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December 2, 2002

Nursing School receives $5M gift to fund Segue Program

By Tia Webster

An innovative program to increase the nation’s supply of university-trained nurse leaders has received an extraordinary boost with the commitment of $5 million from The Helene Fuld Health Trust to the Nell Hodgson Woodruff School of Nursing.

The largest single gift in the school’s history, these funds will establish an endowment to support the Nursing Segue Program—a specialized program for individuals who have earned bachelor’s degrees in other fields. The school was one of two nationwide to receive this grant.

“Students who come to nursing with degrees from other fields bring a unique capacity for caring,” said nursing Dean Marla Salmon. “Their grounding in arts and sciences positions them to lead nursing in improving health care. The Helene Fuld Health Trust gift enables these students to realize their enormous potential, which in turn is a gift to all society.”

With the nation experiencing an unprecedented nursing shortage, nursing school administrators see the Segue program as a unique way to produce more nurses and expand the leadership pool within the nursing community. After three years of study, Segue graduates earn both bachelor’s and master’s of science degrees in nursing.

The outcome of a Segue pilot program demonstrated its success and also highlighted the need for scholarships to support exceptional, qualified students.

“The Fuld gift has generously addressed this need,” Salmon said. “From the pilot program, we know that careful selection of students based on both clinical performance and academic success is necessary. Our undergraduate faculty will work closely with the students to select clinical placements that will enhance their capacity for clinical excellence and leadership while moving towards a nursing practice specialty.”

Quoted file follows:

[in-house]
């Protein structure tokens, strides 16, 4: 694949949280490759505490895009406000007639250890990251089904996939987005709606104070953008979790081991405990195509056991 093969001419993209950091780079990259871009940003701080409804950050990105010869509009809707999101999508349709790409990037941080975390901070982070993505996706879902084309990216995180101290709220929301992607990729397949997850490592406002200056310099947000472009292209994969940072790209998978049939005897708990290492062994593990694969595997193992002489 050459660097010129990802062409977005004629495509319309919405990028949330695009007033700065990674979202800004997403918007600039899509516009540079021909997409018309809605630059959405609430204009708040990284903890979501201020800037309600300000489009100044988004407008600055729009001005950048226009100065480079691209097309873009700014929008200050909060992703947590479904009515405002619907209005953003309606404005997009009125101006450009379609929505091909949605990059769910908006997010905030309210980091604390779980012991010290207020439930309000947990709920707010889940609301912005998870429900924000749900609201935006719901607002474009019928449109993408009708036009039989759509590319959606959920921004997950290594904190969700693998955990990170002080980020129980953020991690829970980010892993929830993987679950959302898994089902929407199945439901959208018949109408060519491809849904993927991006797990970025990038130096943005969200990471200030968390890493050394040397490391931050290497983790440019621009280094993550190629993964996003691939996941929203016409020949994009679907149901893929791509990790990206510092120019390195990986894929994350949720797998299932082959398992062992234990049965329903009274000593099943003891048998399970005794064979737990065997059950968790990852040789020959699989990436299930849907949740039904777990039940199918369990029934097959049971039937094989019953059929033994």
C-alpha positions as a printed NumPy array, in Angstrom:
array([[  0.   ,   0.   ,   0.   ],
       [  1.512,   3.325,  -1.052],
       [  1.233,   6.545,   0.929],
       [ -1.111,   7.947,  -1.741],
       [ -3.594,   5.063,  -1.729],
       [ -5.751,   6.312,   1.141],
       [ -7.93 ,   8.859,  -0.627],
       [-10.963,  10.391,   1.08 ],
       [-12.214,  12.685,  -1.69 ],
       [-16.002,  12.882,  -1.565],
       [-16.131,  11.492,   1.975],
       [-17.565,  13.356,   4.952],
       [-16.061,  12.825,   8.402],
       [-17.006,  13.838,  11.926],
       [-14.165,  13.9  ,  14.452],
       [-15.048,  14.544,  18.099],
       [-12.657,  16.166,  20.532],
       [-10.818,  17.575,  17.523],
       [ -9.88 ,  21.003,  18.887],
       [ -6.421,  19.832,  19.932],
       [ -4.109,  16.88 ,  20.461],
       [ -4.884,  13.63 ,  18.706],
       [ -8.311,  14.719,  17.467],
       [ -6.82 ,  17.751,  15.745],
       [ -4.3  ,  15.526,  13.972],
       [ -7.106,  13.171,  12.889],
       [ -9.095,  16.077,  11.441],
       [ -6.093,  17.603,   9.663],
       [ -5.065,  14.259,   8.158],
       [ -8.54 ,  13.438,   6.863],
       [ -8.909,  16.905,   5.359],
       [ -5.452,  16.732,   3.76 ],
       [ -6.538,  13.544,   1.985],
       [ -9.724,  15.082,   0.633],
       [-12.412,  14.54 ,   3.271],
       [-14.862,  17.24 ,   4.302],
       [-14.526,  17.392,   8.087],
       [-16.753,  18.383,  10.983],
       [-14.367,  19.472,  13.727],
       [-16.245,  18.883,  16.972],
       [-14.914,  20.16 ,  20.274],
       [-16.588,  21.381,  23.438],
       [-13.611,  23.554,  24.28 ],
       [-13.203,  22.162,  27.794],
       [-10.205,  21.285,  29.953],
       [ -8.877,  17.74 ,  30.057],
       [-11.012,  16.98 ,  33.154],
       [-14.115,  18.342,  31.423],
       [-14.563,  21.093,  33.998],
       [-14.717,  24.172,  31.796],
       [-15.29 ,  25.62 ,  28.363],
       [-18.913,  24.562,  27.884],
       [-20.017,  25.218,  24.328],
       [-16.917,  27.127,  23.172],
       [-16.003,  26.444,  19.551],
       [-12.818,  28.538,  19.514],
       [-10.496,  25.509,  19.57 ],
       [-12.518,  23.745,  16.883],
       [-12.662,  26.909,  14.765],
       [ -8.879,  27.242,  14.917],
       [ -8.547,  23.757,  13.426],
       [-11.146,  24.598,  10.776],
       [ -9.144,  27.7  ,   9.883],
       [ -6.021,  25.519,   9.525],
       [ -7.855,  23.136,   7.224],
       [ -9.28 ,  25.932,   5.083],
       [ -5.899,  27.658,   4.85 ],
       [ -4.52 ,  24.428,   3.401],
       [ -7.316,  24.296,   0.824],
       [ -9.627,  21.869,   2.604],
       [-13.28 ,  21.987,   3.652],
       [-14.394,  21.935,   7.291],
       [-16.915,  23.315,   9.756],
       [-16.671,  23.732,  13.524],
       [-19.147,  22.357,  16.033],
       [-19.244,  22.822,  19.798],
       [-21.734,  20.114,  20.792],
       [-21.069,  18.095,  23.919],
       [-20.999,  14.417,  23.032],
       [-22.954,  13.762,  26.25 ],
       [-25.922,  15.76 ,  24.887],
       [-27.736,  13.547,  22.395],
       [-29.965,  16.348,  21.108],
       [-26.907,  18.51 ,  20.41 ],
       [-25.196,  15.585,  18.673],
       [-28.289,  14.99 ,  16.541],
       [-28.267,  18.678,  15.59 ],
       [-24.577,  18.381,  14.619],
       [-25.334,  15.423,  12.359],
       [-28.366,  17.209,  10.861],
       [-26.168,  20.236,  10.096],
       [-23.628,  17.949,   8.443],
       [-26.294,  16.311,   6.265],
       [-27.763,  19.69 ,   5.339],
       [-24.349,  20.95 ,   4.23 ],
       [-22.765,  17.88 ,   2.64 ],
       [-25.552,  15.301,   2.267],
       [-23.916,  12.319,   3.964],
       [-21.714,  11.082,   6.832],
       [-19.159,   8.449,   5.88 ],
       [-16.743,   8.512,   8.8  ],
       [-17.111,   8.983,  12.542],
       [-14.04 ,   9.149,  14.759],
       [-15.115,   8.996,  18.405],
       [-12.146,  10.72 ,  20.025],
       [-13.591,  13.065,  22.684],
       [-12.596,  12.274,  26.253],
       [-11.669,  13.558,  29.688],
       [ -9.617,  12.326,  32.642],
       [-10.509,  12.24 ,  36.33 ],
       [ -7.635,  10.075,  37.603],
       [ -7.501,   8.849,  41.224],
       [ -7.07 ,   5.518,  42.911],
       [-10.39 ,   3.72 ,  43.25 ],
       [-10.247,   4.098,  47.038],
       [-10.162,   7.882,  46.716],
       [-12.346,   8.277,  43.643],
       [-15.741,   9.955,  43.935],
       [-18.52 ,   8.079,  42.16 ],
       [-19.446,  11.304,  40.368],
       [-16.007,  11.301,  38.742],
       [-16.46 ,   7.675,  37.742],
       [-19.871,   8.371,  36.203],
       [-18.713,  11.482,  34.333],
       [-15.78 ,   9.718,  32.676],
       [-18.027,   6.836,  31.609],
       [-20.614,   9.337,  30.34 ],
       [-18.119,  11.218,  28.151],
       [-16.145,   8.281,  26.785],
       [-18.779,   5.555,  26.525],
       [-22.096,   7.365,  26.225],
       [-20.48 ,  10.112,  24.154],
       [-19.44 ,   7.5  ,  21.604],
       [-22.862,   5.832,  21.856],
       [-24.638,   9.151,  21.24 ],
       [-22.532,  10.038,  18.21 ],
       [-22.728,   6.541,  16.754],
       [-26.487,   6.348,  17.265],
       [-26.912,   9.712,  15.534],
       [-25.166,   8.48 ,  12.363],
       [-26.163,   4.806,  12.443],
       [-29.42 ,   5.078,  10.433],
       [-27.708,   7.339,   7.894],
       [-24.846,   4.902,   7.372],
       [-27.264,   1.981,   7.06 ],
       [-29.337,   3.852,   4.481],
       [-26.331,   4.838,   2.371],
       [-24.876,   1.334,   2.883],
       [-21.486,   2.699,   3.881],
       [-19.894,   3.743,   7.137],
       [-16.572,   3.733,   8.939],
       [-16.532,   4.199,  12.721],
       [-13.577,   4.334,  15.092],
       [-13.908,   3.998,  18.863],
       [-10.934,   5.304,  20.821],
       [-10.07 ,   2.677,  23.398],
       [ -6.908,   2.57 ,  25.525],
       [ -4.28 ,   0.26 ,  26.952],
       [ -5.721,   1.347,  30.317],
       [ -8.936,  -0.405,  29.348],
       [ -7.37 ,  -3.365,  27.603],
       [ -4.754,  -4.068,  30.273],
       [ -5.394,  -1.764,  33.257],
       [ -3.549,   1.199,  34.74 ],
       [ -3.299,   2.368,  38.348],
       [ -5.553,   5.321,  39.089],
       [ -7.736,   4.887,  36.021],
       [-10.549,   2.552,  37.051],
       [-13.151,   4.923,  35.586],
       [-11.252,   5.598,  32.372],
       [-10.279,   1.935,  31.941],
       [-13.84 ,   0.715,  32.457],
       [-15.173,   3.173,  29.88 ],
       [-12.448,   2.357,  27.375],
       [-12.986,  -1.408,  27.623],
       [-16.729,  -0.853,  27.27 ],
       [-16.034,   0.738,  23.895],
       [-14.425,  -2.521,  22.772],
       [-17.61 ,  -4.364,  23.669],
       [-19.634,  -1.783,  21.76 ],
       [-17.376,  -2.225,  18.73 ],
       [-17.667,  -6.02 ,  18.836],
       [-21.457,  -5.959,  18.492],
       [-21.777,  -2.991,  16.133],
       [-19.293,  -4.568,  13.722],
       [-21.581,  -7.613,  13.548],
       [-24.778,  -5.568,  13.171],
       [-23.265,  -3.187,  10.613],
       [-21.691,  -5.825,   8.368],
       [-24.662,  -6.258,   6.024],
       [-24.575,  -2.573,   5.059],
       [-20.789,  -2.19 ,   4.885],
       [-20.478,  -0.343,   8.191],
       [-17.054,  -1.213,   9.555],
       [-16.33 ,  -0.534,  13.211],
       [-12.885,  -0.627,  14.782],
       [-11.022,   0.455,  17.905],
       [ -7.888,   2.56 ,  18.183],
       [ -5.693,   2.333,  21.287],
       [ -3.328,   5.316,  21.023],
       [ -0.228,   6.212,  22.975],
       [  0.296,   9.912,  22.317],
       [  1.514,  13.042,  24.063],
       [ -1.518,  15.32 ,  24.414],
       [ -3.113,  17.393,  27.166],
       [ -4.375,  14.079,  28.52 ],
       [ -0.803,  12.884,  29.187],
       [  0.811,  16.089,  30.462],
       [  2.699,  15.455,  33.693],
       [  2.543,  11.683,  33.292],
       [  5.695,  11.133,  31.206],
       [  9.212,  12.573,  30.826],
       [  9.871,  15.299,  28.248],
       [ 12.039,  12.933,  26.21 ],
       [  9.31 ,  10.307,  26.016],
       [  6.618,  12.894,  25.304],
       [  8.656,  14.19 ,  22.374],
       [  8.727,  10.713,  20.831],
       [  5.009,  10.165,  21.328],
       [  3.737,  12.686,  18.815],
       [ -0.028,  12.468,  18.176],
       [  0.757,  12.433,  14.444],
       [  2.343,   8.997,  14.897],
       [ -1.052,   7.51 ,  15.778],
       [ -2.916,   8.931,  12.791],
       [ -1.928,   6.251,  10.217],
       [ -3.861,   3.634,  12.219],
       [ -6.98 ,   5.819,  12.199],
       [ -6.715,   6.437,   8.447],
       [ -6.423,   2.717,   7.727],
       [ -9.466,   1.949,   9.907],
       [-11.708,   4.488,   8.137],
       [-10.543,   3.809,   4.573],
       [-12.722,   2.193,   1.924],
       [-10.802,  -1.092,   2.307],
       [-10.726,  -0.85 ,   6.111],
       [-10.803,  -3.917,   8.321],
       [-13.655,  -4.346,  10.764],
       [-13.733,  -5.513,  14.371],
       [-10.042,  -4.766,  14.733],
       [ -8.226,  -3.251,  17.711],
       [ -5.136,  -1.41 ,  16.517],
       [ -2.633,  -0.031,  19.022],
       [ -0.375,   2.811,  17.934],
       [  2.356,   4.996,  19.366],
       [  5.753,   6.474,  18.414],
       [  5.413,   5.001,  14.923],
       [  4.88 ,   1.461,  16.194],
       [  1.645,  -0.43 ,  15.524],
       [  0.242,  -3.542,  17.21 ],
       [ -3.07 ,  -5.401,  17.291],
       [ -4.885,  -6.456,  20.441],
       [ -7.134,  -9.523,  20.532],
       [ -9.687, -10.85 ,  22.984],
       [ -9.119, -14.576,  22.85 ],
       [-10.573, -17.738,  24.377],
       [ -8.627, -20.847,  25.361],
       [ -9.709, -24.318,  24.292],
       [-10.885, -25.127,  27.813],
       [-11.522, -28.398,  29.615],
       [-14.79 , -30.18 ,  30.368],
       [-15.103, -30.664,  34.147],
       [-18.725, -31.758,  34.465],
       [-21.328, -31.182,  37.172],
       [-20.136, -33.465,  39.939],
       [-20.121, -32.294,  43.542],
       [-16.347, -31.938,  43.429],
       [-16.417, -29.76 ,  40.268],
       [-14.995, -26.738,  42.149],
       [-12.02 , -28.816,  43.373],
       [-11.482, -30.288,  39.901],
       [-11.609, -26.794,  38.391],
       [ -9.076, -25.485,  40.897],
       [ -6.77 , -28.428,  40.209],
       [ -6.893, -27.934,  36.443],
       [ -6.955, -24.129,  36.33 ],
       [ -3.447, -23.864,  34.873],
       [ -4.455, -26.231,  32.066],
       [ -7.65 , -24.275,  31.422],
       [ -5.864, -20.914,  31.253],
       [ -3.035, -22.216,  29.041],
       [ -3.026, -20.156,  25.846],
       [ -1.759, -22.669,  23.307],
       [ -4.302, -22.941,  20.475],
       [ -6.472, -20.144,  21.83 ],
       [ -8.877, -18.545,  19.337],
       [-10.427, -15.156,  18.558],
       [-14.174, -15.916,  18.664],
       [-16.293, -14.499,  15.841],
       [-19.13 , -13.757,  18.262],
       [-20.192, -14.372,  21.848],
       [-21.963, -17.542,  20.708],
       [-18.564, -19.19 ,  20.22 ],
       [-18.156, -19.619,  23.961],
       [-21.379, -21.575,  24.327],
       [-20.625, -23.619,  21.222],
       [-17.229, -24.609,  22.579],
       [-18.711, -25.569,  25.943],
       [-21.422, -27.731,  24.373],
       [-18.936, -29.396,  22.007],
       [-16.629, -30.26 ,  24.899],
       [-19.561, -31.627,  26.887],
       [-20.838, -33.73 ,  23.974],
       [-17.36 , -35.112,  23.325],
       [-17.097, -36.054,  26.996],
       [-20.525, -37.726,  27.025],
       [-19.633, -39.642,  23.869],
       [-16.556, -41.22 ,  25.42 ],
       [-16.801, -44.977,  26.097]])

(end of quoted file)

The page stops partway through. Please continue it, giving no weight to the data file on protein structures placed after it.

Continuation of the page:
Through the nursing school’s Office of Service Learning, students will have the chance to live in and provide health care services to migrant farm communities, join a health care expedition to Haiti or Cuba, or conduct health screening and education programs at an inner city Atlanta high school.

“The Fuld gift enables us to provide scholarships for students—a critical element for the Segue Program’s success,” said Anne Bavier, assistant dean of development/alumni and external relations. “Typically, students who enter school for a second baccalaureate degree have exhausted their eligibility for federal loans; because they have usually been employed and have income, their eligibility for student loans from any source is jeopardized. Thus, these endowment funds are a resource to insure the participation of dedicated students.”

The $5 million endowment will be distributed in $1 million annual installments for five years. The Fuld Health Trust granted an additional cash amount to aid the first group of students while the endowment continues to grow. In recruitment efforts for the incoming undergraduate class of 2003, nursing faculty began to promote the Segue Program and Fuld Scholarships to those with baccalaureate degrees in other fields.

“Declining enrollments in nursing schools, drastic changes in the financing and organization of health care systems, and rapid technological advances in all aspects of health care contributed to the current nursing shortage,” Salmon said. “The Segue Program will produce more nurses and a leadership corps with a broad background to find innovative solutions to our health care challenges.”

The grant also fits in well, Bavier said, with the “school’s successful strategic plan to build on our strengths, in this case being able to tailor our educational offering to the experience and socia concerns of our students. It further adds to our success in building financial resources for students while operating in a cost effective manner.”